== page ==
This German provider of automation processes and switchboards offers systems, components and software for the logistical chain. Founded in the 1970s, the business (60 workers) was taken over in 1983 by the founder’s son, who also owned a second firm (35 workers) in the transportation field. The latter business had to file for insolvency in the early 2000s due to high investments and the difficult economy. This led to both companies being taken over by a holding company, but retaining 80% of the workers.
This case study deals with a German provider of automation and switchboards. The company offers systems, components and software for the complete logistical chain, aiming to support a quick and efficient linkage of all processes within the chain to store raw materials and manufactured products. The firm’s services include documenting the client’s electrical devices, constructing and assembling equipment, constructing switchboards or providing programmes/software according to the client’s requirements.
The company was founded in the late 1970s and initially focused exclusively on switchboard construction. However, in the late 1980s and early 1990s the firm expanded into information technology and communication technology. In 2000, the founder’s son who had been working in the company since 1983, took over the business as planned. At this point, the company had about 60 employees, and further plans concerning growth and improvement of quality were implemented.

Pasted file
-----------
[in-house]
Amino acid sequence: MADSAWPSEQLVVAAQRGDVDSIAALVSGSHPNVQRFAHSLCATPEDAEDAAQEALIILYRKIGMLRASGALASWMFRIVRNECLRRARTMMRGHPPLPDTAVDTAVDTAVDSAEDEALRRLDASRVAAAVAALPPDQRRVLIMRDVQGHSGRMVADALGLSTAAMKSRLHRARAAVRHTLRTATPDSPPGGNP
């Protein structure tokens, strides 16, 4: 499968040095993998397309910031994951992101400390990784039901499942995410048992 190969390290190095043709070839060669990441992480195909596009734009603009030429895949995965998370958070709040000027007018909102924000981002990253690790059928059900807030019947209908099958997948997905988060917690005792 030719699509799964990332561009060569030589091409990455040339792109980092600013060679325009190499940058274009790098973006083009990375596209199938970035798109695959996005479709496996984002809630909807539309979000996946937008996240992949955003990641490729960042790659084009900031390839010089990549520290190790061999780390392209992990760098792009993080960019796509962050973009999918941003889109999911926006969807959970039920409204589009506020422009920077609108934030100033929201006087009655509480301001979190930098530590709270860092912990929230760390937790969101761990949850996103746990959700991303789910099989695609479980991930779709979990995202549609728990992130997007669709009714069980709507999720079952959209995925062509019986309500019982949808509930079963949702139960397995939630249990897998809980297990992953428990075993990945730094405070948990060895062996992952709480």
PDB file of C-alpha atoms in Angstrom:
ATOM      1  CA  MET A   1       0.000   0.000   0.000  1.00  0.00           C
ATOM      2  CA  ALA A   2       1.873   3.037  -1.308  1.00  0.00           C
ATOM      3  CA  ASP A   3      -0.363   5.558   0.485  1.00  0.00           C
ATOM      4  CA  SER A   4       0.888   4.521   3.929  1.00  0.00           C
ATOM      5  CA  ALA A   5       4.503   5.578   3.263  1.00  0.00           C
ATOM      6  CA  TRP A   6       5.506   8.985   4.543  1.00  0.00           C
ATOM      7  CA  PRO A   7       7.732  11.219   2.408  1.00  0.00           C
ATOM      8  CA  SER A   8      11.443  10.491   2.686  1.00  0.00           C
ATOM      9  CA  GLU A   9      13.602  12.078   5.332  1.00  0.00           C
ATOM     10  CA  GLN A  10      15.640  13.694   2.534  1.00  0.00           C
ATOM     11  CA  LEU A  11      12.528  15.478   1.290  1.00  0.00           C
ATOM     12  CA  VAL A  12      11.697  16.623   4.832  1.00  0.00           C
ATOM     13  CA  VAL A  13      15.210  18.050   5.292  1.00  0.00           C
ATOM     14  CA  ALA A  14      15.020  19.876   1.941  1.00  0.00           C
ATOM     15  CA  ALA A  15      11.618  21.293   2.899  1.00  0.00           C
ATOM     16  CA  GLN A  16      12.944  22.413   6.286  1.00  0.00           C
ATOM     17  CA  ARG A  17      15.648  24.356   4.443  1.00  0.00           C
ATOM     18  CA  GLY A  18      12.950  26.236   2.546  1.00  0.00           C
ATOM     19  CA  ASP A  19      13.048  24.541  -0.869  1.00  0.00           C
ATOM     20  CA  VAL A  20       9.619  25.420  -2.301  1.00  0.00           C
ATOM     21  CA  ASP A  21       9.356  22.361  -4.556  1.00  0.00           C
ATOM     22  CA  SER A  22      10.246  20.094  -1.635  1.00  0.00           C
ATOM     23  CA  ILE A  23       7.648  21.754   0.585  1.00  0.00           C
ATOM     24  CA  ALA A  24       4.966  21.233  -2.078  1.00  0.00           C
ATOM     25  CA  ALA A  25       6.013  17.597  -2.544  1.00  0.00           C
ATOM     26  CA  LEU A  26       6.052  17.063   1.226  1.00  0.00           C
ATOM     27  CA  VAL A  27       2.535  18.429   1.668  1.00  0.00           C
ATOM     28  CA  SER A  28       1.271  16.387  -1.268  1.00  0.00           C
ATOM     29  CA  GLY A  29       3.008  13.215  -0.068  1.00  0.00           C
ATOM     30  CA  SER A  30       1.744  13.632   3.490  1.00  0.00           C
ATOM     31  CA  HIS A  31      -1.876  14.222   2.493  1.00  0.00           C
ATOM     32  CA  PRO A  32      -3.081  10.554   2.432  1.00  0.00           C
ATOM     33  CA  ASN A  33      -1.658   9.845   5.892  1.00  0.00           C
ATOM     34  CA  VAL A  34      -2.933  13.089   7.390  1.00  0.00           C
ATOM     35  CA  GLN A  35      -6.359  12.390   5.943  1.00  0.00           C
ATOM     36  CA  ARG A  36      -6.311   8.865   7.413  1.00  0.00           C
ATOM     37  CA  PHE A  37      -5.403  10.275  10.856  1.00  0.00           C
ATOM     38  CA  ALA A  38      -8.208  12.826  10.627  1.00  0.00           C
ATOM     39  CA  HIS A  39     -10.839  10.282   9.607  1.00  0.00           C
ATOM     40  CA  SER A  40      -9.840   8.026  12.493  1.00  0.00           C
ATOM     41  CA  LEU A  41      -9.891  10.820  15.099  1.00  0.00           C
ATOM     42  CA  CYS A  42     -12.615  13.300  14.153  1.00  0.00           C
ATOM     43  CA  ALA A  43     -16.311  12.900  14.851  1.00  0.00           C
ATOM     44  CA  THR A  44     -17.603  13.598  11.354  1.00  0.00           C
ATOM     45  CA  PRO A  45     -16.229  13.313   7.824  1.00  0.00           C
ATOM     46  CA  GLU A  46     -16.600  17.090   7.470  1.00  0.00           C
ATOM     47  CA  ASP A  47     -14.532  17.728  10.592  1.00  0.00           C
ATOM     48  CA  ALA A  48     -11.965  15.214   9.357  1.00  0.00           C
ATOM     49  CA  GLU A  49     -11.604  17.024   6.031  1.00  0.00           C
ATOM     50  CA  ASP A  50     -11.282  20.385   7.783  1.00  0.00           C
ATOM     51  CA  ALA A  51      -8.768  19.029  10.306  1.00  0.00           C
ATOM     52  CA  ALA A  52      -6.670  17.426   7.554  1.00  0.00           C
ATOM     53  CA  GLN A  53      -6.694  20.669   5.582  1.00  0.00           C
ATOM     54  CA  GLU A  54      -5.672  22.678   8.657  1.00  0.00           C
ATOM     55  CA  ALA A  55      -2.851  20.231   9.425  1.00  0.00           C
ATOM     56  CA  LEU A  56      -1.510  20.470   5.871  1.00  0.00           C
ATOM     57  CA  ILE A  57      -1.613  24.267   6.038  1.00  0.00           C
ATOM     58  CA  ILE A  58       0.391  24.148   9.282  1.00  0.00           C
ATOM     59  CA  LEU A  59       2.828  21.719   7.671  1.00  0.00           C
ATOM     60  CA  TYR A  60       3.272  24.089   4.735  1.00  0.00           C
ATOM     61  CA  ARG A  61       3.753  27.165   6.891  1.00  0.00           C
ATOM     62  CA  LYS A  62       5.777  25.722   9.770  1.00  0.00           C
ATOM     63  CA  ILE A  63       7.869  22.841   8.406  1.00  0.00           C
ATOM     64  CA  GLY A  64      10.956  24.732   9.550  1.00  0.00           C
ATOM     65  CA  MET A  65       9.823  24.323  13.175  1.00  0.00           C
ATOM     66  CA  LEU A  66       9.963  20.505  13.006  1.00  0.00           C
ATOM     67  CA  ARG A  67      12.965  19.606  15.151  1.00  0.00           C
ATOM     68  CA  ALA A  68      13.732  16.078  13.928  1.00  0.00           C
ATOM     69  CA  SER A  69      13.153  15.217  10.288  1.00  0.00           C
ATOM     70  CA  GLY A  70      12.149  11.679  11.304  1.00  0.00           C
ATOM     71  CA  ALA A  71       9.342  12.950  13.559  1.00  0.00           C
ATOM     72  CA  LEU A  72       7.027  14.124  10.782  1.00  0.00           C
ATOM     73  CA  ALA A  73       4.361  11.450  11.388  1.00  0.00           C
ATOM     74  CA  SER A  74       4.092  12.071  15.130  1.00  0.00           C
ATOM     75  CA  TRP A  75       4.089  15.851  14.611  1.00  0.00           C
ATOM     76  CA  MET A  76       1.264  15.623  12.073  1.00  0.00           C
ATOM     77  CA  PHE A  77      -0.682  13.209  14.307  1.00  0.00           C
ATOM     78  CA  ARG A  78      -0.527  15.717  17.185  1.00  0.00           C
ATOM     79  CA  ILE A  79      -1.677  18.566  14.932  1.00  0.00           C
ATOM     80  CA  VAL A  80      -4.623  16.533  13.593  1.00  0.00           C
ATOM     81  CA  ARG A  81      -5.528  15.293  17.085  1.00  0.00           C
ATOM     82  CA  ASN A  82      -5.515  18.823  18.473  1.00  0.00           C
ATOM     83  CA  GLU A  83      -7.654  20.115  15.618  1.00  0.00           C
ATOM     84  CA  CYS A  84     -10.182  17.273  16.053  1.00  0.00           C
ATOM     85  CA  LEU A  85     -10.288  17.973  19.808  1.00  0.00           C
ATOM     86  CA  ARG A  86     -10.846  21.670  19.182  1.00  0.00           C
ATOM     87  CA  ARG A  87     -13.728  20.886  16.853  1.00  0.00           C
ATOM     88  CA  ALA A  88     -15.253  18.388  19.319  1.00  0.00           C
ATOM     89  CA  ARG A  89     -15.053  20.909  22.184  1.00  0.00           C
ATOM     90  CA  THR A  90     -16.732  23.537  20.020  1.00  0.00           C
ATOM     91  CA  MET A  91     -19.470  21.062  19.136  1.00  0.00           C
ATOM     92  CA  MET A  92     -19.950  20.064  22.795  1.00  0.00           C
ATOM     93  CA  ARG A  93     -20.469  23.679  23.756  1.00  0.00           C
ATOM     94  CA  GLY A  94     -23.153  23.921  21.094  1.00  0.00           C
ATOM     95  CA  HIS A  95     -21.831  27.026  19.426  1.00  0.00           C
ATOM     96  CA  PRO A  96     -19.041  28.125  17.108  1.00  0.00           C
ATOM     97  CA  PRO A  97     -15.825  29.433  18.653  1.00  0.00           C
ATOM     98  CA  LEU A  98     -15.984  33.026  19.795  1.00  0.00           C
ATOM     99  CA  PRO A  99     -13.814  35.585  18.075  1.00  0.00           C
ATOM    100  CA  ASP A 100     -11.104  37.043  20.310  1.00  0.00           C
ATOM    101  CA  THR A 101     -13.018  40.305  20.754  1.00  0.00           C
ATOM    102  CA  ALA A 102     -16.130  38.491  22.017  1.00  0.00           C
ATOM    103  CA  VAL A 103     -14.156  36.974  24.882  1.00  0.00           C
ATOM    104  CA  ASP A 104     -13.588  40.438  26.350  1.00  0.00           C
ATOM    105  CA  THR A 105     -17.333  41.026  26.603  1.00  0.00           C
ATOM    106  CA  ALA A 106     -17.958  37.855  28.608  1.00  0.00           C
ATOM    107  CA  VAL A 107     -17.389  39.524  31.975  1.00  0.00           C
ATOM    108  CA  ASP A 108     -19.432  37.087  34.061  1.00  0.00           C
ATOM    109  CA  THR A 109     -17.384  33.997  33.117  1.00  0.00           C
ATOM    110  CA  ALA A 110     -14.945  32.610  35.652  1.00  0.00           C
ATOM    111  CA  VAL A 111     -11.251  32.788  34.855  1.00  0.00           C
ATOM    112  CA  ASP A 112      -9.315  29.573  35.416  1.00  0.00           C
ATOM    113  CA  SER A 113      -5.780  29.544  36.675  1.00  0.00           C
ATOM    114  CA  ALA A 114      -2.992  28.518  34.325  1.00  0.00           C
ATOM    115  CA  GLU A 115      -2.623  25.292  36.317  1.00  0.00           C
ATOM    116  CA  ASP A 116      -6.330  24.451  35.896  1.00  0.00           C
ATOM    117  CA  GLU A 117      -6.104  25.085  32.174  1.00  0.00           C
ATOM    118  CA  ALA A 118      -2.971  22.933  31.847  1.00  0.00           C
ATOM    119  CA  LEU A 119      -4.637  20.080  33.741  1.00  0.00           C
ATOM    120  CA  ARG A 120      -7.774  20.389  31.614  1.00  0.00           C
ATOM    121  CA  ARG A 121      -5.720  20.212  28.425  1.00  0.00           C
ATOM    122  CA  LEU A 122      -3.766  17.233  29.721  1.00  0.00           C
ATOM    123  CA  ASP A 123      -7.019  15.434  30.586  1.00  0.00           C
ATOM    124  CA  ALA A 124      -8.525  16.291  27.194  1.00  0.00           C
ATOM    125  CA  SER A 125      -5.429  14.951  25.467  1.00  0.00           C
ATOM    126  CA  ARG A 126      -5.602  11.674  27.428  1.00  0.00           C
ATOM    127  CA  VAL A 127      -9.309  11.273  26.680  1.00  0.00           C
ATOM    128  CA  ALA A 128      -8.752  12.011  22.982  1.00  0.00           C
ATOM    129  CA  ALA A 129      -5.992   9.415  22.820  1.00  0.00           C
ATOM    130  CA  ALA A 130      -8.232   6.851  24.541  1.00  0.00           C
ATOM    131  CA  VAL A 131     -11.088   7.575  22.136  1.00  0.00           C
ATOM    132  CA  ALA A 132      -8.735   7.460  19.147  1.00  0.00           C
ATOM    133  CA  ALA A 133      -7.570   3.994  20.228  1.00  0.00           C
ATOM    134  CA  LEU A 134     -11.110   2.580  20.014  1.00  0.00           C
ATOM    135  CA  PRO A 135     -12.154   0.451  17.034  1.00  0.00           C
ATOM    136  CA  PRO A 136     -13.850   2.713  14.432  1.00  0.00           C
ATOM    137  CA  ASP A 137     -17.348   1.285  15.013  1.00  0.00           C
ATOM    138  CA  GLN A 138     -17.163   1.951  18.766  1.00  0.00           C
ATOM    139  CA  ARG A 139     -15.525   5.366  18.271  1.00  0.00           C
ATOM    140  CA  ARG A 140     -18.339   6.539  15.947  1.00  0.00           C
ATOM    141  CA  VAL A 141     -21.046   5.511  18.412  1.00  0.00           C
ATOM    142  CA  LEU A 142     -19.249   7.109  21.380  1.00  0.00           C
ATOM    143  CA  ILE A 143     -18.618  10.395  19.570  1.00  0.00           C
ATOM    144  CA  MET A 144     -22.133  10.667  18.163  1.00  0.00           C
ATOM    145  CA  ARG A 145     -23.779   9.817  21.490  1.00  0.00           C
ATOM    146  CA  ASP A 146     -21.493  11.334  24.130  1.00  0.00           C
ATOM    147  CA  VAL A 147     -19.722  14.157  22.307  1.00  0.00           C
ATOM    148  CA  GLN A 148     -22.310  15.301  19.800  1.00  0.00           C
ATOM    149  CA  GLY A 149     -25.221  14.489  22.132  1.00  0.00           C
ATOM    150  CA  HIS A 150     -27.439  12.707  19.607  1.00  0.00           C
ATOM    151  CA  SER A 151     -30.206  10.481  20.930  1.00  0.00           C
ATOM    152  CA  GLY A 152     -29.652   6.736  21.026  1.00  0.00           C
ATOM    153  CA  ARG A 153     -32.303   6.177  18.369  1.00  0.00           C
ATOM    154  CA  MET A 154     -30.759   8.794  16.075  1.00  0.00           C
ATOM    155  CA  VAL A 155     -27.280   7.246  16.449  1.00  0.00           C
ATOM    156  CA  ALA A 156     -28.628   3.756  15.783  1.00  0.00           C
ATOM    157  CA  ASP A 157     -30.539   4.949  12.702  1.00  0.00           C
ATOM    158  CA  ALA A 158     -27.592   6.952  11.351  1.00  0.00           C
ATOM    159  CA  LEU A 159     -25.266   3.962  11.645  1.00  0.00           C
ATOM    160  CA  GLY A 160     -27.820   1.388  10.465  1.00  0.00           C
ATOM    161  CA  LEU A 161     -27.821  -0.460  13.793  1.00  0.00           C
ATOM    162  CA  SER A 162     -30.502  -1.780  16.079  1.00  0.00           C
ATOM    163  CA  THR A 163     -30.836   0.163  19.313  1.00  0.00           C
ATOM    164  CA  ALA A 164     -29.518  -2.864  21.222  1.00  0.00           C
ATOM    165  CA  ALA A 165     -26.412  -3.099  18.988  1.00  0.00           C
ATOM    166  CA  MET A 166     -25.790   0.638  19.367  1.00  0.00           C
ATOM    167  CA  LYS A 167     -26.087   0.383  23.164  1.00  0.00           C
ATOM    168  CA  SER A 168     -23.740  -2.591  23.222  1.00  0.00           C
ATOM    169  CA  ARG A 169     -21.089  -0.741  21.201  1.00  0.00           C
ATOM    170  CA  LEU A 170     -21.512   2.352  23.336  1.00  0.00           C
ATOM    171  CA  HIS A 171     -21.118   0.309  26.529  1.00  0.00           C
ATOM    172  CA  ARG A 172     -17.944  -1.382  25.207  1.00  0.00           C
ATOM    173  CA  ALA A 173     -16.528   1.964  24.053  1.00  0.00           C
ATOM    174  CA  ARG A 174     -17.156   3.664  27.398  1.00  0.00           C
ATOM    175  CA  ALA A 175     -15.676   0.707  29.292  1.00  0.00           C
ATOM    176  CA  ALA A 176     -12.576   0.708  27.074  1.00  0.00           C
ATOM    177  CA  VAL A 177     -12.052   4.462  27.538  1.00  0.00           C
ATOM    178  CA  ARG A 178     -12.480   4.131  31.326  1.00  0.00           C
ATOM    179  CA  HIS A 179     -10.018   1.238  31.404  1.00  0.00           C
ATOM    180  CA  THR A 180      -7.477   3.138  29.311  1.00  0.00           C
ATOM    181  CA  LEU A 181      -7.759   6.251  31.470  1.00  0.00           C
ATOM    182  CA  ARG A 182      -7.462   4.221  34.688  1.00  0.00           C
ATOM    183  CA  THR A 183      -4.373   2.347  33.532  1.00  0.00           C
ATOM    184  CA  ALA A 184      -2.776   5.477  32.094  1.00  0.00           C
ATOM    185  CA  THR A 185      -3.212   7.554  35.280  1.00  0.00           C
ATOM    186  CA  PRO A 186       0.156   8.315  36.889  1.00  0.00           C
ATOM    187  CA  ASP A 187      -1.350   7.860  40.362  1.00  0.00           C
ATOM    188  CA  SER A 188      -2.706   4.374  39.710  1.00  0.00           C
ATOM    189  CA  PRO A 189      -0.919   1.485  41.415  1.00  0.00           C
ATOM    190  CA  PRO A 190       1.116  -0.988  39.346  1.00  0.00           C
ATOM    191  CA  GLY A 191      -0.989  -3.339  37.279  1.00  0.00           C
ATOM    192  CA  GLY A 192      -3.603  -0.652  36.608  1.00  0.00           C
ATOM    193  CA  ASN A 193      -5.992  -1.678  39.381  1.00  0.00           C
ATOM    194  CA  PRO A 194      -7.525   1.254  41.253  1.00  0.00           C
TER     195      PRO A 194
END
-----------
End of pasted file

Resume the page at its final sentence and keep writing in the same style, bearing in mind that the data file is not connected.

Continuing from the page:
The new head also owned another firm, with 35 workers. This second company was responsible for the construction or modification of vans to protect main company from any law suits for compensation in case of transport problems.
In the early 2000s, the company had to file for insolvency because of high investments and the difficult economic situation in Germany. A comprehensive restructuring was initiated, which led to both companies being taken over by a holding.
Background to restructuring event
About three years before the insolvency was filed for, the company was asked to equip a client’s trucks with devices and control panels, in order to support the client’s own new technique of transporting . The contract gave the client the right to contract a competitor instead, if the production capacities of the company were not sufficient.